It is an interesting paradox. The very characteristics that many of us claim to aspire to and celebrate – independence, strength and unwillingness towards emotional manipulation, are not our most common experiences on the route to finding companionship and love. The refusal to use the weapon of need is rare. In reality the woman whose inner strength is too apparent could be so intimidating that few women and fewer men, would dare approach.

Where lies the difference between one person’s desire for honest intimacy and the other’s desire simply to possess?





Coming out

23 02 2010

1.

I don’t have a coming out fetish – I know some people do. They have to come out to everyone. For me it’s not like that. I think it’s important to think about how my coming out affects the other person while I am thinking of the relief (along with the more painful consequences) it may give. Neither can I think of coming out as one side of a binary: out vs not out. Is anyone really completely out or completely closeted? I don’t think so. I think most of us go through life being out to different people and to different degrees. I am out to friends at work, I am out to some cousins and not others, one person in my family is oblivious to my love for women and with another I have a ‘don’t ask don’t tell’ policy!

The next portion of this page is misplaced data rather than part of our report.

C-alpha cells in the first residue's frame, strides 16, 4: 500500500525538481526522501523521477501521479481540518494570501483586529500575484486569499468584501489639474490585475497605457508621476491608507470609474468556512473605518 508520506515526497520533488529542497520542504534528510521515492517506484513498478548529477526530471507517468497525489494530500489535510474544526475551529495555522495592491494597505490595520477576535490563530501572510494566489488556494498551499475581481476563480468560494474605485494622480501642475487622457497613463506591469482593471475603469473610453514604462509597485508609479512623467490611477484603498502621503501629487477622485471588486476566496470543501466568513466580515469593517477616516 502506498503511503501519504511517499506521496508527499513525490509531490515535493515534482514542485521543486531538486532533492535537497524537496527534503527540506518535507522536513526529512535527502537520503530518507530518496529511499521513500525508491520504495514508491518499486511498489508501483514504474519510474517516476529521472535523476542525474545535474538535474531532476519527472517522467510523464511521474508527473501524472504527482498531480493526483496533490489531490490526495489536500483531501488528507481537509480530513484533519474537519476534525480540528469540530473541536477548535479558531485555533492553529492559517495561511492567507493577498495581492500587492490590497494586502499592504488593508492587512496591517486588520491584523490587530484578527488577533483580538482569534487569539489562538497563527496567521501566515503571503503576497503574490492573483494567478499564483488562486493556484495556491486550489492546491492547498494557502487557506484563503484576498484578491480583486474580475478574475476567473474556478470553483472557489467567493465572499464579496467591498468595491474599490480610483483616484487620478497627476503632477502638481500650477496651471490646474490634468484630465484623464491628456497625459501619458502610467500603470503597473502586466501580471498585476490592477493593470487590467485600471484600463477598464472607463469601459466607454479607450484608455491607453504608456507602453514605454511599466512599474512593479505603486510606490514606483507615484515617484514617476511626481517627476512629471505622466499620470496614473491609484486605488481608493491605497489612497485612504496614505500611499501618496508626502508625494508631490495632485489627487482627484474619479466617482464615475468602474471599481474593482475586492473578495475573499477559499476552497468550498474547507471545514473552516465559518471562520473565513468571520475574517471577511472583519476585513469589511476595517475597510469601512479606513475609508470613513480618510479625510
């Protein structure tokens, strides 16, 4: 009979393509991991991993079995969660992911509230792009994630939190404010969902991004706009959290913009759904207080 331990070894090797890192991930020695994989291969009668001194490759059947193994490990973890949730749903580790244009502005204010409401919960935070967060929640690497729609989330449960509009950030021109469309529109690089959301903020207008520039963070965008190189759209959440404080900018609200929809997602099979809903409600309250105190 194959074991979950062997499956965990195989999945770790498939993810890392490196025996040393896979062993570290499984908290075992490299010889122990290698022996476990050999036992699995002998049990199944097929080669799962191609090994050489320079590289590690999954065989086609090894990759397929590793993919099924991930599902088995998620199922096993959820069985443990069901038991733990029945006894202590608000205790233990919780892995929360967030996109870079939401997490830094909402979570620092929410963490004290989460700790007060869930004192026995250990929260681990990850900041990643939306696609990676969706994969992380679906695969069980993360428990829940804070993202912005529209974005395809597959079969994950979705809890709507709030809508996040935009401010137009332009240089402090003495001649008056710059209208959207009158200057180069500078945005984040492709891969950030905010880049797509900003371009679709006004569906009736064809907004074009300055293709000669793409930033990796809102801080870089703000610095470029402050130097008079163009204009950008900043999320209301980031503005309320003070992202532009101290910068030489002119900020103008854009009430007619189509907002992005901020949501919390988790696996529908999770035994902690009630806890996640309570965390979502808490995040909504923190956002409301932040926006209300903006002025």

The first people I came out to were my group of immediate friends. I didn’t have to tell them anything. When I first fell in love with a woman in my late twenties, it was right in front of them. And they surrounded me with a safety net, without being told anything. What would our lives be without our friends! I had such good luck coming out to friends that I thought all my friends would be accepting. I was right. The people who were important to me were accepting. What I didn’t see was that people who were important to the people who were important to me, would find it difficult to deal with. So when my best friend started avoiding me, it was a shock. Obviously, she would put her relationship before her friendship with me, but how could such a wonderful, sensitive, open-minded person be with a conservative prick who thought being friends with a lesbian was bad??